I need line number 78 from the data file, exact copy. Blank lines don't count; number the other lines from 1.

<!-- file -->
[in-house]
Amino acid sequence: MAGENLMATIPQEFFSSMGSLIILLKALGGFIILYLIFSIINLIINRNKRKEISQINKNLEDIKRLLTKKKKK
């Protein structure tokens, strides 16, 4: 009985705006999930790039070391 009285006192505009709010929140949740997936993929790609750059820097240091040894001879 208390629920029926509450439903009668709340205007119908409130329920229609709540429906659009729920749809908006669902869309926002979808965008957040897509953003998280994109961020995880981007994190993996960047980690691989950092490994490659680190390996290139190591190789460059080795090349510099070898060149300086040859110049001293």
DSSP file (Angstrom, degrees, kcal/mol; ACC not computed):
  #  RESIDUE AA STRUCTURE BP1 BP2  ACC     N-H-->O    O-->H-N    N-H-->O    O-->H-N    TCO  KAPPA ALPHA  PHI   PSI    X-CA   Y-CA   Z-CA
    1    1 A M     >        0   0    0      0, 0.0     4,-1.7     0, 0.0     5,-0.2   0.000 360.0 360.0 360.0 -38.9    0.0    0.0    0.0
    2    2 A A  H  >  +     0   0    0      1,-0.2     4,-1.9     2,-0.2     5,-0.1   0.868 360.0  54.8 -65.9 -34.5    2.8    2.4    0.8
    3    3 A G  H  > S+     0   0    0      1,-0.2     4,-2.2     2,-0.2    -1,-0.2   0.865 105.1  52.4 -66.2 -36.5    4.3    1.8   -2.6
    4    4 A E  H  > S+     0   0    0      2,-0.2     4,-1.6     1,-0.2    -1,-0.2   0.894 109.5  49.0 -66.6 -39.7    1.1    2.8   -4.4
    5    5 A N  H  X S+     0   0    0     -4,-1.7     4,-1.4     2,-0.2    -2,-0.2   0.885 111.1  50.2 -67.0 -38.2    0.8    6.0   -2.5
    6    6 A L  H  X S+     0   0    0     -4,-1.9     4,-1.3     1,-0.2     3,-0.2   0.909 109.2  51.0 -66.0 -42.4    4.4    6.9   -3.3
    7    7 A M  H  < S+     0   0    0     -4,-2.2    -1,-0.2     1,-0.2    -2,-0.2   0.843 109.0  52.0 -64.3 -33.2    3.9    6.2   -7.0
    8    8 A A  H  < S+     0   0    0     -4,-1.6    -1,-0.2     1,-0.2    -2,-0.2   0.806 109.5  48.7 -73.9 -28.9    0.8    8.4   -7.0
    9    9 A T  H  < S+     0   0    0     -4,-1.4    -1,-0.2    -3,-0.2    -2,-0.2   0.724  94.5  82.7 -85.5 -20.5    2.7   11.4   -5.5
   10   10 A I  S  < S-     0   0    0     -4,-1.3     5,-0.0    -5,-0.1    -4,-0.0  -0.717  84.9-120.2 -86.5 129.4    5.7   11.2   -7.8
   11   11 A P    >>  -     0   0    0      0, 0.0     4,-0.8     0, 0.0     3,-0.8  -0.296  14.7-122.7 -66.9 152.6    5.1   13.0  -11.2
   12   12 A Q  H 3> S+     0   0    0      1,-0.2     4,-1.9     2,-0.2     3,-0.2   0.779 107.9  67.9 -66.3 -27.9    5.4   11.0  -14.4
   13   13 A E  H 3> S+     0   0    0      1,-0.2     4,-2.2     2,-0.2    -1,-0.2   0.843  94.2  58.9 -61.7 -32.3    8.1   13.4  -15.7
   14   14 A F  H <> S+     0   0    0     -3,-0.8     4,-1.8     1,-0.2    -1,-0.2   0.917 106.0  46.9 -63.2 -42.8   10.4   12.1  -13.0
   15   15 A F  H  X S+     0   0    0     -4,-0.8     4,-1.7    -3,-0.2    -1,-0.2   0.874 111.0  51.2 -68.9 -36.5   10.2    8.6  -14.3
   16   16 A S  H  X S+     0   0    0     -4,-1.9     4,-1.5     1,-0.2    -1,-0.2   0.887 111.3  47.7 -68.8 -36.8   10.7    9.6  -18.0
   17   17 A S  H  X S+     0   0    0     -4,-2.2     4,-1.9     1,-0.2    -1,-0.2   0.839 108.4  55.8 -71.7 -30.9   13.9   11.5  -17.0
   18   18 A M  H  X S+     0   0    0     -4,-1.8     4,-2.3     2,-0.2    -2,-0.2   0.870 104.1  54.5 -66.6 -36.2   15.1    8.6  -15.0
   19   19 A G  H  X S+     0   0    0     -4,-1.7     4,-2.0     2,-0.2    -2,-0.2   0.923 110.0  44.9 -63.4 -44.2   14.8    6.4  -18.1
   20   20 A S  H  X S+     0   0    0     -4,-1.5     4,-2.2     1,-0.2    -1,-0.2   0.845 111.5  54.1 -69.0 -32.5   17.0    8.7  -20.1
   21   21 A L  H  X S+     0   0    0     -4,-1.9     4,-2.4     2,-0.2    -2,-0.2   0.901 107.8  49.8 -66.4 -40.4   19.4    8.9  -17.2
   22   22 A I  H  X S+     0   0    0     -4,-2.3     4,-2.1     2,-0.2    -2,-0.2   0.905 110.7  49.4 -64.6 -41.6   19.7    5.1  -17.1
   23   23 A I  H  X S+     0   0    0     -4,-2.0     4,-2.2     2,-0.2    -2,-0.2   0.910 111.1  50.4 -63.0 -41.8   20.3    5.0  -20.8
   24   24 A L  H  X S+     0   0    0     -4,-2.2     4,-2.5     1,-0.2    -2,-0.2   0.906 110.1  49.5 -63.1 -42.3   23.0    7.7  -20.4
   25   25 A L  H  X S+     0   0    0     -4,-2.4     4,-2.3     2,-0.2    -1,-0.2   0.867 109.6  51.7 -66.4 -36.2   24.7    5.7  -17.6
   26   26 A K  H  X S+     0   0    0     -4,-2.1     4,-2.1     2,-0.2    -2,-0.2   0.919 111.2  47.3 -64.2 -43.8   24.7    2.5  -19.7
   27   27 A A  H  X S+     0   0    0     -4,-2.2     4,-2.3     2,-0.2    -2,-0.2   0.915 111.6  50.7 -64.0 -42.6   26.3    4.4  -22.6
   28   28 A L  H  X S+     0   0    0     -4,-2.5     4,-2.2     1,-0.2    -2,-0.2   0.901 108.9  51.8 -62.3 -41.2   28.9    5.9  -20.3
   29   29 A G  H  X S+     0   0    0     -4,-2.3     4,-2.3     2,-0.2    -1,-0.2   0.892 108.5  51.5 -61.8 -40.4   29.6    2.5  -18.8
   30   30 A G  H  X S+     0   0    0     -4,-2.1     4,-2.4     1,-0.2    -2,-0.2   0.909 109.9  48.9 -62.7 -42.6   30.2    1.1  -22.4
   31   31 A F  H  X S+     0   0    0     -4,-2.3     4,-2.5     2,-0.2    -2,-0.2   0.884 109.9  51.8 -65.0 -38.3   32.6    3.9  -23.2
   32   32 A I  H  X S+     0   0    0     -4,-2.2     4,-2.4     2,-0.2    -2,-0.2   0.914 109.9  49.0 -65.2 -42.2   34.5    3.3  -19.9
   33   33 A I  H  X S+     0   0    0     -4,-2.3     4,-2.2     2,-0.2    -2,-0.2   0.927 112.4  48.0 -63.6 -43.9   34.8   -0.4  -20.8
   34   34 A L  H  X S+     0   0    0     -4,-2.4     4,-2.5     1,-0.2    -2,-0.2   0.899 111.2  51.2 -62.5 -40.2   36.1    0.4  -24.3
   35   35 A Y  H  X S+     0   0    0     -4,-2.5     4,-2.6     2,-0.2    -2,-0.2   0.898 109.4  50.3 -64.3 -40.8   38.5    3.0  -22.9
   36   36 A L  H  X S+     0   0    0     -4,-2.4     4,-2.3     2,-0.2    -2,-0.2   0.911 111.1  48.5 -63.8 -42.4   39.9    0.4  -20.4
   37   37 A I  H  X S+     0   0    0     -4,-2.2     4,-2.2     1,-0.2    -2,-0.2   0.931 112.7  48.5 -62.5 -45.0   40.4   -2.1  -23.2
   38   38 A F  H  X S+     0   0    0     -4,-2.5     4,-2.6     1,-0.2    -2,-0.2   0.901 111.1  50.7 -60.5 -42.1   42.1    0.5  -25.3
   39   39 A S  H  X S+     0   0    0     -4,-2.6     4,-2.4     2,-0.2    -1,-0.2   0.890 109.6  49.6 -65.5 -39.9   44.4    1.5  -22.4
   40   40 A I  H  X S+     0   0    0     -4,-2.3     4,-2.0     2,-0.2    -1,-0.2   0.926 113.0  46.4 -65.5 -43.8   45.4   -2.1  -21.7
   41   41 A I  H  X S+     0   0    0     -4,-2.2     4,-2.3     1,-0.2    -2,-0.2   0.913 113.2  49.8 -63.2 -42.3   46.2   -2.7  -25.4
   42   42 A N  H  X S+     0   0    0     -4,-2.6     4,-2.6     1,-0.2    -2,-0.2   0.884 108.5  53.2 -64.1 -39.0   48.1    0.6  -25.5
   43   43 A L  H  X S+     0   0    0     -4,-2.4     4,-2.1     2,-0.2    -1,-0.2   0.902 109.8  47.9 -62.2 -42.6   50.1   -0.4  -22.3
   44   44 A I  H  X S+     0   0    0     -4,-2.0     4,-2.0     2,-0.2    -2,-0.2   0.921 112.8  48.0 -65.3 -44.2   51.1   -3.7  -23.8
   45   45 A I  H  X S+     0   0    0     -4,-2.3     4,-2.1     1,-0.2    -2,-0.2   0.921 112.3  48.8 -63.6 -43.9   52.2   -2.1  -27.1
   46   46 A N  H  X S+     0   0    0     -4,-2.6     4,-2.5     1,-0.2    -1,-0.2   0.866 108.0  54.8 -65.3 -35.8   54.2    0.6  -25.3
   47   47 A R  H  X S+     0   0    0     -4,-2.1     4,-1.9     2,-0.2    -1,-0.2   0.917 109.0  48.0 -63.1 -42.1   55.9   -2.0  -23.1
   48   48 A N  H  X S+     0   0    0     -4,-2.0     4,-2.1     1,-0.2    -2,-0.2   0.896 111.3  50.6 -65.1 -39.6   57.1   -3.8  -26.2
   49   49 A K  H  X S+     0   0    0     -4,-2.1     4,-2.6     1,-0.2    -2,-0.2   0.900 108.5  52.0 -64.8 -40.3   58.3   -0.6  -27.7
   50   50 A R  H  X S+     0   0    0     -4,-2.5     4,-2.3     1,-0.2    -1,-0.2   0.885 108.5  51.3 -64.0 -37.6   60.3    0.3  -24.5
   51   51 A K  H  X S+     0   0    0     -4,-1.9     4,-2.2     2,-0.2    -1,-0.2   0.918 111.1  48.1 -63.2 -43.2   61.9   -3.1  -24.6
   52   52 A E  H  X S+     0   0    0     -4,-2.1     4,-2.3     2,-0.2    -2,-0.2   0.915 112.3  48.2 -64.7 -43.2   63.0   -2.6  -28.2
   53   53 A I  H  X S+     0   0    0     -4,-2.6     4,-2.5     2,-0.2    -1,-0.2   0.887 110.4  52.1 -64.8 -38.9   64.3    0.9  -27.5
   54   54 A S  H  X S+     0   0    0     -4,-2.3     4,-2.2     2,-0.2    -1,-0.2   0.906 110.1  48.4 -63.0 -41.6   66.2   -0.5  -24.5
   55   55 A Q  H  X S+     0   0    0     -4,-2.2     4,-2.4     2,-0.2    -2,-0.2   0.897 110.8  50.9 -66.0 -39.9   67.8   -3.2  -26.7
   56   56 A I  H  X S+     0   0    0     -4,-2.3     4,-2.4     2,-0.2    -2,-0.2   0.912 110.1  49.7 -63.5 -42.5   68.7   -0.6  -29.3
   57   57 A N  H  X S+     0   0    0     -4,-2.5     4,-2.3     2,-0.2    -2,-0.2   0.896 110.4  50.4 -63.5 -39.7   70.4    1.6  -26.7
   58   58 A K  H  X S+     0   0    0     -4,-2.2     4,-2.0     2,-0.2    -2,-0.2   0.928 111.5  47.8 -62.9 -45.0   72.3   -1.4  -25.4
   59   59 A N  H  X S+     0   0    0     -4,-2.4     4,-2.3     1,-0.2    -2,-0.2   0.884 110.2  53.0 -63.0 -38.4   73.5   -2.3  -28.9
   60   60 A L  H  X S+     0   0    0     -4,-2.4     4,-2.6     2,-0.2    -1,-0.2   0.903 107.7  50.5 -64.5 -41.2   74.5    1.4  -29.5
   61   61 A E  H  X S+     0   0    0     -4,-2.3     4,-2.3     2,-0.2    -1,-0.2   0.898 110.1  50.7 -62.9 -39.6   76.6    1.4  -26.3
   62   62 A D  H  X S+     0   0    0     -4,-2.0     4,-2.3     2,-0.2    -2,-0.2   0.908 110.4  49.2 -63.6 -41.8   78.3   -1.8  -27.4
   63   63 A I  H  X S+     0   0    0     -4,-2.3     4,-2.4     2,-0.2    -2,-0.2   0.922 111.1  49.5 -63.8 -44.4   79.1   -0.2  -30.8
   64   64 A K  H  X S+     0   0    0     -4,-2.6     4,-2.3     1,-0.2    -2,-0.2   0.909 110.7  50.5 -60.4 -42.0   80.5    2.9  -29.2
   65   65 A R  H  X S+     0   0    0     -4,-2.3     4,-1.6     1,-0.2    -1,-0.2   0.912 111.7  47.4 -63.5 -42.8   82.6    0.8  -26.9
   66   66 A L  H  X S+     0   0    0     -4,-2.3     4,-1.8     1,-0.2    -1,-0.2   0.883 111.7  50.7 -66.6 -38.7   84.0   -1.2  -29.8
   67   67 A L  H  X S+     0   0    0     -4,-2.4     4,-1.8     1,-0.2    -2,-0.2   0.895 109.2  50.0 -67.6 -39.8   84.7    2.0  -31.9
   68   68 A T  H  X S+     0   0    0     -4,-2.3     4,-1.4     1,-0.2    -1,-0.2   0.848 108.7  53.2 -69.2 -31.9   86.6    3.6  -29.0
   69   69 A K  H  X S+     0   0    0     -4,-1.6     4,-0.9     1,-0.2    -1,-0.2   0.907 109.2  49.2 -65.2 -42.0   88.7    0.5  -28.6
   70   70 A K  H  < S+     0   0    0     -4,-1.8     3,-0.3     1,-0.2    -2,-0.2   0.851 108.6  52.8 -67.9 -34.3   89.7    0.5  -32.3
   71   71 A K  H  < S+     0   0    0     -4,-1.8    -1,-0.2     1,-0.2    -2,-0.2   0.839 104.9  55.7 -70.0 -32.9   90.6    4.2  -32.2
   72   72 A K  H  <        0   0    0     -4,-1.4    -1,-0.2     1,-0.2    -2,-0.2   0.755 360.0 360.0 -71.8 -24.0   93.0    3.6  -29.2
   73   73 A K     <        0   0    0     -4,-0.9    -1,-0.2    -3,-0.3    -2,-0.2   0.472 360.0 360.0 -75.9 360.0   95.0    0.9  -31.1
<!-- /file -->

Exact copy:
   73   73 A K     <        0   0    0     -4,-0.9    -1,-0.2    -3,-0.3    -2,-0.2   0.472 360.0 360.0 -75.9 360.0   95.0    0.9  -31.1